Few Pediatricians Checking BMI Despite Obesity Epidemic, According to Cincinnati Children's Study
Physicians in Residency More Likely to Check BMI than Staff Pediatricians
Monday, January 01, 0001
CINCINNATI -- Despite an epidemic of obesity that has resulted in calls for pediatricians to plot a patient's body mass index (BMI) at least once a year, less than six percent of physicians appear to be doing it, according to a new Cincinnati Children's Hospital Medical Center study.
"It's easy and inexpensive to screen for obesity, and we should be doing it at every well child visit to screen for overweight and obesity," says Jennifer Hillman, MD, a fellow in the Division of Adolescent Medicine at Cincinnati Children's and the study's lead author.
The study, which will be presented May 7 at the annual meeting of the Pediatric Academic Societies in Toronto, is believed to be the first to be conducted solely during the period since the Centers for Disease Control added BMI growth curves to traditional growth charts in 2000.
The importance of plotting body mass is underscored by another recent Cincinnati Children's study showing that increased body mass is responsible for an increase in left ventricular mass -- known to be a major risk factor for heart disease.
Dr. Hillman and her colleagues studied 397 patient charts from a pediatric practice at an academic medical center (not Cincinnati Children's). The children were between the ages of 5 and 11 and their office visits occurred in 2004.
Only 5.5 percent of children had BMI documented in their charts, and only 4.3 percent had BMI actually plotted. In addition, residents were more likely than attending physicians to document and plot BMI.
"These results demonstrate the need for comprehensive and widespread educational interventions for all pediatric providers regarding the importance of measuring and documenting BMI in children prior to the development of overweight," says Dr. Hillman.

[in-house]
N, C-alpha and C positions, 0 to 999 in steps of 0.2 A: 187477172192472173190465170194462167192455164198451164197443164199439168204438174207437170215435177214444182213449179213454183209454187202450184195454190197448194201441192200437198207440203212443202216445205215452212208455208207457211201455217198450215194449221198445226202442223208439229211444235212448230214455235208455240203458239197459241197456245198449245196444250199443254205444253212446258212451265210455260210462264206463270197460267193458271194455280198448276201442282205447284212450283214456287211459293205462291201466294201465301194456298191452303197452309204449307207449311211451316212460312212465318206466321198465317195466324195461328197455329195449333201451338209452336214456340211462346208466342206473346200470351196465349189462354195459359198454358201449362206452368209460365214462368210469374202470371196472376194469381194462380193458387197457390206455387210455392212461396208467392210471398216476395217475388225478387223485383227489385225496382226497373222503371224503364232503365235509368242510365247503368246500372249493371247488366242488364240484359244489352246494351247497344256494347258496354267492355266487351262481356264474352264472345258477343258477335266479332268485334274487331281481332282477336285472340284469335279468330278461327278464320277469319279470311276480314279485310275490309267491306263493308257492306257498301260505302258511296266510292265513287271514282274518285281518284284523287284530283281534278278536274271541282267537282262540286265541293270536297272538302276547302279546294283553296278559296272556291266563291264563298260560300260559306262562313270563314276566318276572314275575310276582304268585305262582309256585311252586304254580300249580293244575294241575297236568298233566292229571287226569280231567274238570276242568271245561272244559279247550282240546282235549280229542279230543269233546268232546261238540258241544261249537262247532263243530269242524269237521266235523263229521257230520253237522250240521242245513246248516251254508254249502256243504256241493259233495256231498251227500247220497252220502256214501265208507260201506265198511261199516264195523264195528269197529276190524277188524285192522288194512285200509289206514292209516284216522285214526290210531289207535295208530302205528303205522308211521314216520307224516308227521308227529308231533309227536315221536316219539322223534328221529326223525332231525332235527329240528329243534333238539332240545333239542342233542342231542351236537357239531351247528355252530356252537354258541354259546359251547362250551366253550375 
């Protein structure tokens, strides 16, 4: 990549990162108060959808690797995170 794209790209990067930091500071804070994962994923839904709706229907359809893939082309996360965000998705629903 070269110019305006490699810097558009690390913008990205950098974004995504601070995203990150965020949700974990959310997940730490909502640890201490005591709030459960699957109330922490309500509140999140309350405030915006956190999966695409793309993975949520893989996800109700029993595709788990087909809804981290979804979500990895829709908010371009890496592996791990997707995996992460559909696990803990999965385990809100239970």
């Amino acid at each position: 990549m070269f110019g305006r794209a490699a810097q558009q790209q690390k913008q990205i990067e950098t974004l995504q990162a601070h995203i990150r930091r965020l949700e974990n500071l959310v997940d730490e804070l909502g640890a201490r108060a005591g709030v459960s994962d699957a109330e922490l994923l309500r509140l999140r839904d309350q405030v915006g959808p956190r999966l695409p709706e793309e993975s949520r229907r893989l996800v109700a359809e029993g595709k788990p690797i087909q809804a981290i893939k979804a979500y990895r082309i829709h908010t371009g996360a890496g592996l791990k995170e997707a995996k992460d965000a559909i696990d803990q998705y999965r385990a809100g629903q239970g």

The American Academy of Pediatrics recommended calculating and plotting BMI in 2003, and the Institute of Medicine came out with a similar recommendation in 2004.
Cincinnati Children's, one of the top five children's hospitals in the nation according to Child magazine, is a 475-bed institution devoted to bringing the world the joy of healthier kids. Cincinnati Children's is dedicated to providing care that is timely, efficient, effective, family-centered, equitable and safe. For its efforts to transform the way health care is provided, Cincinnati Children's received the 2006 American Hospital Association-McKesson Quest for Quality Prize". Cincinnati Children's ranks second nationally among all pediatric centers in research grants from the National Institutes of Health and is a teaching affiliate of the University of Cincinnati College of Medicine. The Cincinnati Children's vision is to be the leader in improving child health.